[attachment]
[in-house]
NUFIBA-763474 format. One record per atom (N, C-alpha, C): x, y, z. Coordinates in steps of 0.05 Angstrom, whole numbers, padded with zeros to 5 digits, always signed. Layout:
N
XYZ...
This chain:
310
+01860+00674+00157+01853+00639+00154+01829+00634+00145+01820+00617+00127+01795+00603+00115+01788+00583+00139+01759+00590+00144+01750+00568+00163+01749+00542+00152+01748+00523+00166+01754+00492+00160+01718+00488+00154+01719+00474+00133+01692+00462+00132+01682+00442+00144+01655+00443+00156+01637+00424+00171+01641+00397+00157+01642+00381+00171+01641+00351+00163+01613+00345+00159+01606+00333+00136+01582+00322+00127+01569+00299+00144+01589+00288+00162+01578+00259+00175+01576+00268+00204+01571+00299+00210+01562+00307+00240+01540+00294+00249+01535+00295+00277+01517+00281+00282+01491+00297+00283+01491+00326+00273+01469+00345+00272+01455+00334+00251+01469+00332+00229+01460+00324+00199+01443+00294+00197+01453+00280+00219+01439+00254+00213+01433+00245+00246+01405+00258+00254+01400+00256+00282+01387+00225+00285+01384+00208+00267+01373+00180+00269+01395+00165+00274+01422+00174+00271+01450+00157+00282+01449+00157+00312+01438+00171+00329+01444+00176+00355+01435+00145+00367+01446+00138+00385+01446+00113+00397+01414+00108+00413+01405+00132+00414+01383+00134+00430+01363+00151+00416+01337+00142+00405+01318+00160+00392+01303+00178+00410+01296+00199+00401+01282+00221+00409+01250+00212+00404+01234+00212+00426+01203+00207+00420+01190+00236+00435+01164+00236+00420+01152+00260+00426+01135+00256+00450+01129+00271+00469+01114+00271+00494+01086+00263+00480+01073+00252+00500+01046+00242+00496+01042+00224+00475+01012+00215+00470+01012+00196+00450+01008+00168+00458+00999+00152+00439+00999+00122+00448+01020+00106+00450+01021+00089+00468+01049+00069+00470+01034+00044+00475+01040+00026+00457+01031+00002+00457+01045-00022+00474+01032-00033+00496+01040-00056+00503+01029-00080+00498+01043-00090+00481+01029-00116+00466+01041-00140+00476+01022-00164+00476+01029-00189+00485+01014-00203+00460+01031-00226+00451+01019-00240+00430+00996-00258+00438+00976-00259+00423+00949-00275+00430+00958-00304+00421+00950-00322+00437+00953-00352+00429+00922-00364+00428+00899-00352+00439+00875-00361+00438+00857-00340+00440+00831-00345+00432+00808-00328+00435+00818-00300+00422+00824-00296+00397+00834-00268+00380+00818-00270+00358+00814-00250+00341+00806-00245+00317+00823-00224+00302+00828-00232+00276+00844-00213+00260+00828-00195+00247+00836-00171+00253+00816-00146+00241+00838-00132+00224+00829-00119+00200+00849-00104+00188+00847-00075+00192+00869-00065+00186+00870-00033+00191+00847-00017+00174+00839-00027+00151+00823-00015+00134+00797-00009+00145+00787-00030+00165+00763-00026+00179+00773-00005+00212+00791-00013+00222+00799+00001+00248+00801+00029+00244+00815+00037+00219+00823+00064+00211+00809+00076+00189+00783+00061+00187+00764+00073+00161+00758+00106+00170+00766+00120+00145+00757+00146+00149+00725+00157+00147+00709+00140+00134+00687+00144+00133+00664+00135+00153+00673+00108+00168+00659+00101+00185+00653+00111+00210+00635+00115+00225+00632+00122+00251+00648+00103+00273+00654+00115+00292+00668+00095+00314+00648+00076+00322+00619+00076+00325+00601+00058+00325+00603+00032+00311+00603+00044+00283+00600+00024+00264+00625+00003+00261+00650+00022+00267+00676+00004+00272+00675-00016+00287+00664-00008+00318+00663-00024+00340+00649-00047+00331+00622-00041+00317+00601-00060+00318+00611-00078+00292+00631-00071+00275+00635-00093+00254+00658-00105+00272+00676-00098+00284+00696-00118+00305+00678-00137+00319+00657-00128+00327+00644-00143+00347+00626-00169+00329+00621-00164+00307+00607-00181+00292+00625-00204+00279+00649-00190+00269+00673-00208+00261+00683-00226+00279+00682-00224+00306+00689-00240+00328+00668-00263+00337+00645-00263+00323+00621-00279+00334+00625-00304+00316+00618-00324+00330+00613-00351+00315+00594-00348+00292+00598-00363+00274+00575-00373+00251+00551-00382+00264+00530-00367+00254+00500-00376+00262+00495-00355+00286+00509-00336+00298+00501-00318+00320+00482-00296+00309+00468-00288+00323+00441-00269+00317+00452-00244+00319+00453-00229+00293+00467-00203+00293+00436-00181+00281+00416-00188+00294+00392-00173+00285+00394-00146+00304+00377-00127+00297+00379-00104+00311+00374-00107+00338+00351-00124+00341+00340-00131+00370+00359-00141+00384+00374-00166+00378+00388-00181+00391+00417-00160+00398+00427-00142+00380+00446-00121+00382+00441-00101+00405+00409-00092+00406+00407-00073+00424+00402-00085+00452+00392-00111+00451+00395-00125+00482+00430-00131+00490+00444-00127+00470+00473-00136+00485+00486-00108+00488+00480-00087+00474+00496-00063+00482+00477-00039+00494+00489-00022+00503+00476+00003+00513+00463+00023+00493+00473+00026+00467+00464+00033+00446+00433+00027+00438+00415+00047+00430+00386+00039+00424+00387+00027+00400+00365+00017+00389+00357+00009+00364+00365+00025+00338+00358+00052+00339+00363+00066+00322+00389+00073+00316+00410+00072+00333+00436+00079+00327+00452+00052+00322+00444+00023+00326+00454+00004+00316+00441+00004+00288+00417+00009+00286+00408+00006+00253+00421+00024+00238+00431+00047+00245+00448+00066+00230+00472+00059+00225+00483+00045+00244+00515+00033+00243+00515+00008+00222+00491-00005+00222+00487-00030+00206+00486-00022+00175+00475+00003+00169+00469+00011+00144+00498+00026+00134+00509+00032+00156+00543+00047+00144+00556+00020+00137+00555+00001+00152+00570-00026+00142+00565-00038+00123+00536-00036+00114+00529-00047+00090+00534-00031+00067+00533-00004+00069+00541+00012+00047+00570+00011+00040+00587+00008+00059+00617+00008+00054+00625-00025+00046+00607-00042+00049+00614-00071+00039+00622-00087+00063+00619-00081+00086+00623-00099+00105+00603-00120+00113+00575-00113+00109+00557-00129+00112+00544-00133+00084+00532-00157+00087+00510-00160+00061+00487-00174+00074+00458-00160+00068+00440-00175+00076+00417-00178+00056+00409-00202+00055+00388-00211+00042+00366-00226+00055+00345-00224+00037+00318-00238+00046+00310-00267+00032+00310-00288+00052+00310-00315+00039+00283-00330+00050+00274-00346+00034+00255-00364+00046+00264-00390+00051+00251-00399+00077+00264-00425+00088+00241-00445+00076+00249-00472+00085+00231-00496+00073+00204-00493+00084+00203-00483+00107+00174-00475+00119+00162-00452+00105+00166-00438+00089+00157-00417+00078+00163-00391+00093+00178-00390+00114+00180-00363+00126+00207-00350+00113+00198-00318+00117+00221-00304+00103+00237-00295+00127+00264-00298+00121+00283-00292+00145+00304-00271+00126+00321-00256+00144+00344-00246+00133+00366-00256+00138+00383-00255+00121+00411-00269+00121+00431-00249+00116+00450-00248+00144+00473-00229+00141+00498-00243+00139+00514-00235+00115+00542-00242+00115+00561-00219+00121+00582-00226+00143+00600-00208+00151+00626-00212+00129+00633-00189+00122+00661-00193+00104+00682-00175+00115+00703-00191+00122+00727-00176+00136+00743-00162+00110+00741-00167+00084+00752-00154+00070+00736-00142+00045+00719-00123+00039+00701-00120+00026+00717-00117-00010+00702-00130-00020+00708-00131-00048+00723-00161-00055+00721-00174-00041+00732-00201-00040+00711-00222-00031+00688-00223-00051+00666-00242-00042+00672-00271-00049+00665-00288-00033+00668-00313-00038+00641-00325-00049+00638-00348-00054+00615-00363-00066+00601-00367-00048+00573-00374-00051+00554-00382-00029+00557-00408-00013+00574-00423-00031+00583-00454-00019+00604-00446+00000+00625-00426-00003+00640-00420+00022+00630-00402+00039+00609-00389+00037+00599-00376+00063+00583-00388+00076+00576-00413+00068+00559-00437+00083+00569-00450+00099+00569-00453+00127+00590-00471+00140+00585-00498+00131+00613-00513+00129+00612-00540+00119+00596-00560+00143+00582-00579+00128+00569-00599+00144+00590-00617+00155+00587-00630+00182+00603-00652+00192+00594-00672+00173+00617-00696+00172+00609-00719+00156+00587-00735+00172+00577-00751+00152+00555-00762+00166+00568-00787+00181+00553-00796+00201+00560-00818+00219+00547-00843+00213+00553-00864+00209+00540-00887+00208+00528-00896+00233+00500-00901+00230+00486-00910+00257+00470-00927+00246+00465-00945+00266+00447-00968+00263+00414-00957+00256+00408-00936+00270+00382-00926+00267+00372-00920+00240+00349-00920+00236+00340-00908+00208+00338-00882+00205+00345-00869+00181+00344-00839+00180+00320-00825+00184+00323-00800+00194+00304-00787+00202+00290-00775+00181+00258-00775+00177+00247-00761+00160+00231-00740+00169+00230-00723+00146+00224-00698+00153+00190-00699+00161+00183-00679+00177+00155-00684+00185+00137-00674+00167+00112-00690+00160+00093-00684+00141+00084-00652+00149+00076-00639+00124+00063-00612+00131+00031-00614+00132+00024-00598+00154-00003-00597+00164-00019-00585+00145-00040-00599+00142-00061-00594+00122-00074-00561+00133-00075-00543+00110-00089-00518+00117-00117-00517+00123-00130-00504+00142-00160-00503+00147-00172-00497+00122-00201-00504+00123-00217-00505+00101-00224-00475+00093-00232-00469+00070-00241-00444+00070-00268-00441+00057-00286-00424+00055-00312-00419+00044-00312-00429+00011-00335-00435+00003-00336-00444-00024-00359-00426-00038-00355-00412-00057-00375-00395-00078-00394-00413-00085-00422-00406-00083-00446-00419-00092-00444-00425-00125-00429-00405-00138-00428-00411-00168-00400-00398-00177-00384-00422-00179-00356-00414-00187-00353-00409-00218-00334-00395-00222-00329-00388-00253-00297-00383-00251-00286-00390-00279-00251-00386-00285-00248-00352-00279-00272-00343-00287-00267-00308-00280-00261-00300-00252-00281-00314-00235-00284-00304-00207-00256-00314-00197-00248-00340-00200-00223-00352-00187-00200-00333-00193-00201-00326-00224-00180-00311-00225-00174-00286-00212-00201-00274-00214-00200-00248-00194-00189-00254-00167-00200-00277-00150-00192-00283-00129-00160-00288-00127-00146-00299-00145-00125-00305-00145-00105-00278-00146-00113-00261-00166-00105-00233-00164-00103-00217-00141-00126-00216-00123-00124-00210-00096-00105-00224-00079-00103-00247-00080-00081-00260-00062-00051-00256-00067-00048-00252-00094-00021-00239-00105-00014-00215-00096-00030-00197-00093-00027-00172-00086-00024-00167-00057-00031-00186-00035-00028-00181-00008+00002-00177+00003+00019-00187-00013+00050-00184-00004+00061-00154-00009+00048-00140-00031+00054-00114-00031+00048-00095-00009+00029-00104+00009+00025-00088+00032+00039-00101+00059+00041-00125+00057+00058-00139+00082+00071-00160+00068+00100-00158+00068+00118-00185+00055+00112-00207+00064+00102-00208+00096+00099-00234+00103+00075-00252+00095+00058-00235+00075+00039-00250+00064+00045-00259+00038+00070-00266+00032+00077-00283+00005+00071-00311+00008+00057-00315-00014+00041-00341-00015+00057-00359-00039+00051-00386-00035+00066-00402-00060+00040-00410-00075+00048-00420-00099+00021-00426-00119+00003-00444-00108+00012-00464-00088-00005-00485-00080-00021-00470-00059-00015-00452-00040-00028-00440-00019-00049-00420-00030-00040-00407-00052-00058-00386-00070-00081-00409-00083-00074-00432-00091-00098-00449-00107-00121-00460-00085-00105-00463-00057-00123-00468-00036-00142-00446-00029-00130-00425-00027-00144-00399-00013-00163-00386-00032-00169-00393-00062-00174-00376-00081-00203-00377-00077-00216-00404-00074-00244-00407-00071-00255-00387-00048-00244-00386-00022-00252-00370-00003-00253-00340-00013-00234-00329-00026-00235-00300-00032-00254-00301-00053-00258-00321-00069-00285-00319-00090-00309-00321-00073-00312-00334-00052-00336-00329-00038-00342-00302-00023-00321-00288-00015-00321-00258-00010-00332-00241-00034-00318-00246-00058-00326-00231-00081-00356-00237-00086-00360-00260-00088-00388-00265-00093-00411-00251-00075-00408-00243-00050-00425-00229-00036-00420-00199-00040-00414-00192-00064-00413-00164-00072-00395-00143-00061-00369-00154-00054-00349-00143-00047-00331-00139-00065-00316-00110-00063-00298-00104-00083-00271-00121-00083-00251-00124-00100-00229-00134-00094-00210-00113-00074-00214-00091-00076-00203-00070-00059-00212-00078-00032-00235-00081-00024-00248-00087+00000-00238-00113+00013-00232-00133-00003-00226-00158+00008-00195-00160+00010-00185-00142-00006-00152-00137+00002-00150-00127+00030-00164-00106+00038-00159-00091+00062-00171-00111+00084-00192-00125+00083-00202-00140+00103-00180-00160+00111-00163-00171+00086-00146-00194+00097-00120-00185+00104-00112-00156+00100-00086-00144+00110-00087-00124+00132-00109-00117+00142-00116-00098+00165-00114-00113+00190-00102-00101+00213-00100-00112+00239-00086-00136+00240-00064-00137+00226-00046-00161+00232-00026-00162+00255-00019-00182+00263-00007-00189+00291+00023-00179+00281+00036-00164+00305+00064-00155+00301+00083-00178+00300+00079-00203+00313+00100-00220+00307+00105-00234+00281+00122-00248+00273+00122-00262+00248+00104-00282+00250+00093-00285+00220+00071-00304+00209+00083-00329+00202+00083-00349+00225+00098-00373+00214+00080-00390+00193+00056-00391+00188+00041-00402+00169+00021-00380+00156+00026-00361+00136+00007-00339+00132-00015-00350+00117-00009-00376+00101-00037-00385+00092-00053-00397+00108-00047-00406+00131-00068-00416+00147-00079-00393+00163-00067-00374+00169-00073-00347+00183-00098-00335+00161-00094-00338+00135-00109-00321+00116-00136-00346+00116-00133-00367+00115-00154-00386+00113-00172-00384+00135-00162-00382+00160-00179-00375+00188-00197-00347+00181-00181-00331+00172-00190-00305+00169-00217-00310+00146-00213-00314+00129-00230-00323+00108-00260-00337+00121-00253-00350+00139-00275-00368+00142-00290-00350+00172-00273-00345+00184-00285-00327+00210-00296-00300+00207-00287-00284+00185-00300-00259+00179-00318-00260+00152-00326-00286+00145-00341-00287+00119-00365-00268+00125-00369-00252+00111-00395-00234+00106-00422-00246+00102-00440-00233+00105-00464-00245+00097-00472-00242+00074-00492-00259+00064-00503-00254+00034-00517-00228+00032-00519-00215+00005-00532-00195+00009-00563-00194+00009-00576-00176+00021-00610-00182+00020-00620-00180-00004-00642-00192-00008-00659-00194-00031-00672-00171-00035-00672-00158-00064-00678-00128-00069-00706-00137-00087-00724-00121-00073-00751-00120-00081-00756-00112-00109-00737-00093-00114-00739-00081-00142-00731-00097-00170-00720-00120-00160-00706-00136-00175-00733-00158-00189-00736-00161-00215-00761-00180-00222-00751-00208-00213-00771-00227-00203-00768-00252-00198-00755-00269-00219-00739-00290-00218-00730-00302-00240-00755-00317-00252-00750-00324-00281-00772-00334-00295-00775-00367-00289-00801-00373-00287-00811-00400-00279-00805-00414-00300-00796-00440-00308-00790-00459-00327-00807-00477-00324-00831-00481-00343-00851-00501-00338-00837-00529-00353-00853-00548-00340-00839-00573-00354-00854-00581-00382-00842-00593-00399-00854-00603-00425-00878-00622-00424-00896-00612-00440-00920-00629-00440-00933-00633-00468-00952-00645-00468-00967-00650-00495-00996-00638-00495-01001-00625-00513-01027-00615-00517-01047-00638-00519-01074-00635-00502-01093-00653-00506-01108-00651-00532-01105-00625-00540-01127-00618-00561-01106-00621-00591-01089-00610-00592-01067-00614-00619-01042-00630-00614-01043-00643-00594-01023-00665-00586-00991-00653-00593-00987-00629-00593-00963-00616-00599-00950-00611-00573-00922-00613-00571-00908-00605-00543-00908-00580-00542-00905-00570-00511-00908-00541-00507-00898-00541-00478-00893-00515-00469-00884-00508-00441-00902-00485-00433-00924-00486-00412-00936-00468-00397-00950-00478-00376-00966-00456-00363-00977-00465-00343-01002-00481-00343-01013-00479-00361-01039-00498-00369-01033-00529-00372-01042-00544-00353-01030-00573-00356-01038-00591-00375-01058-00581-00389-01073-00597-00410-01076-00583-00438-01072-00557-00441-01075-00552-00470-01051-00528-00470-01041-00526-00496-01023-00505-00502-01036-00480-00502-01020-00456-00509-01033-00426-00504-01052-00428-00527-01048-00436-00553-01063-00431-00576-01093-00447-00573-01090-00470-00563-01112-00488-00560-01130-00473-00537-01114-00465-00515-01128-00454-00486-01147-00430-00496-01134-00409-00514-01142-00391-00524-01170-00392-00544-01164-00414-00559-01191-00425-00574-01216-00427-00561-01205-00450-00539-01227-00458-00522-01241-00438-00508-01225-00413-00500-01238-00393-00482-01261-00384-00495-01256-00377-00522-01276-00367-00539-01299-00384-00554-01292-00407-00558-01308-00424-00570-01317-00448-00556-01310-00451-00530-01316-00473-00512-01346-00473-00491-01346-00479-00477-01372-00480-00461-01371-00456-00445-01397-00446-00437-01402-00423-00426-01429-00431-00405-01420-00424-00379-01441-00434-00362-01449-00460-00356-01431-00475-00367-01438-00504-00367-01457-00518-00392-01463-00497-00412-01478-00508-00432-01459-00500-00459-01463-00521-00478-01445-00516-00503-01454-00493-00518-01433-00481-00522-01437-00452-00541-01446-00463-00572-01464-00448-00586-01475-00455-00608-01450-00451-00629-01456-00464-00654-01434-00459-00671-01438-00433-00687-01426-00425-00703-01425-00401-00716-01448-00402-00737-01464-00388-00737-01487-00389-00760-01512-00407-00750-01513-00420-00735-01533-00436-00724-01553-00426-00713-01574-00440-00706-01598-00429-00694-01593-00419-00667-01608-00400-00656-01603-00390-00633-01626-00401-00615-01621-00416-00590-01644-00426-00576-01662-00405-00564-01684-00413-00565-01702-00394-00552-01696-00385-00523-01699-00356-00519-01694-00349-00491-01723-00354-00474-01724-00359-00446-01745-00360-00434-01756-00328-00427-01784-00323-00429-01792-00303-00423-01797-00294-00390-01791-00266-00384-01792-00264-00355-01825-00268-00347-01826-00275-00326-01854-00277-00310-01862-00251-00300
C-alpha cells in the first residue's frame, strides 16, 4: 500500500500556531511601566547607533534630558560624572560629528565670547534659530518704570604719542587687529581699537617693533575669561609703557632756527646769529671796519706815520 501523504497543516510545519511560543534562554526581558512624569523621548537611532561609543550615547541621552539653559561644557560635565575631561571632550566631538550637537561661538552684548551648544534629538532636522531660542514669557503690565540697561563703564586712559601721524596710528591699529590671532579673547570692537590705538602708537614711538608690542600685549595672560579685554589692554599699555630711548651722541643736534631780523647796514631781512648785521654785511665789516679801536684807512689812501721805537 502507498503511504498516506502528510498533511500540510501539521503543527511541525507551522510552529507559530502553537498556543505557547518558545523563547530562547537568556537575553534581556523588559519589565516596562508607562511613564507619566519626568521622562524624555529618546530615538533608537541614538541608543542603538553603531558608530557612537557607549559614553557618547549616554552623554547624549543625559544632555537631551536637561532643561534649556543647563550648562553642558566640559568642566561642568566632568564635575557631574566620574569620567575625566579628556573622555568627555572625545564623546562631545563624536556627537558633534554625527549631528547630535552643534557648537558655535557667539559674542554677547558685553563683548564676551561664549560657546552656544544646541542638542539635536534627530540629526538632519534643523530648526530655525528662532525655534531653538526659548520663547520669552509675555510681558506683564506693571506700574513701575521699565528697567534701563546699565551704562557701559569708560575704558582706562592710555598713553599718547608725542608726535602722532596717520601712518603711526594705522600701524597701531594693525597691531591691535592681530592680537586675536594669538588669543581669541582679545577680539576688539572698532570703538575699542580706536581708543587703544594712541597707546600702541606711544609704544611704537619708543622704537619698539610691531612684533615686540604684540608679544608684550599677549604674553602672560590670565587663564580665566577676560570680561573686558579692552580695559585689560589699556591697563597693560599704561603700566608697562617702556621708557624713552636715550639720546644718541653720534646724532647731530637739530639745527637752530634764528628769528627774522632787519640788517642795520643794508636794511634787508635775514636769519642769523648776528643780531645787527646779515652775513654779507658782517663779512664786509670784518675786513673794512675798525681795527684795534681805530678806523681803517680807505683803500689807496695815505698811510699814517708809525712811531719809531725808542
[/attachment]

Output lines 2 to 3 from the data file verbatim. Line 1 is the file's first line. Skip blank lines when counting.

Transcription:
NUFIBA-763474 format. One record per atom (N, C-alpha, C): x, y, z. Coordinates in steps of 0.05 Angstrom, whole numbers, padded with zeros to 5 digits, always signed. Layout:
N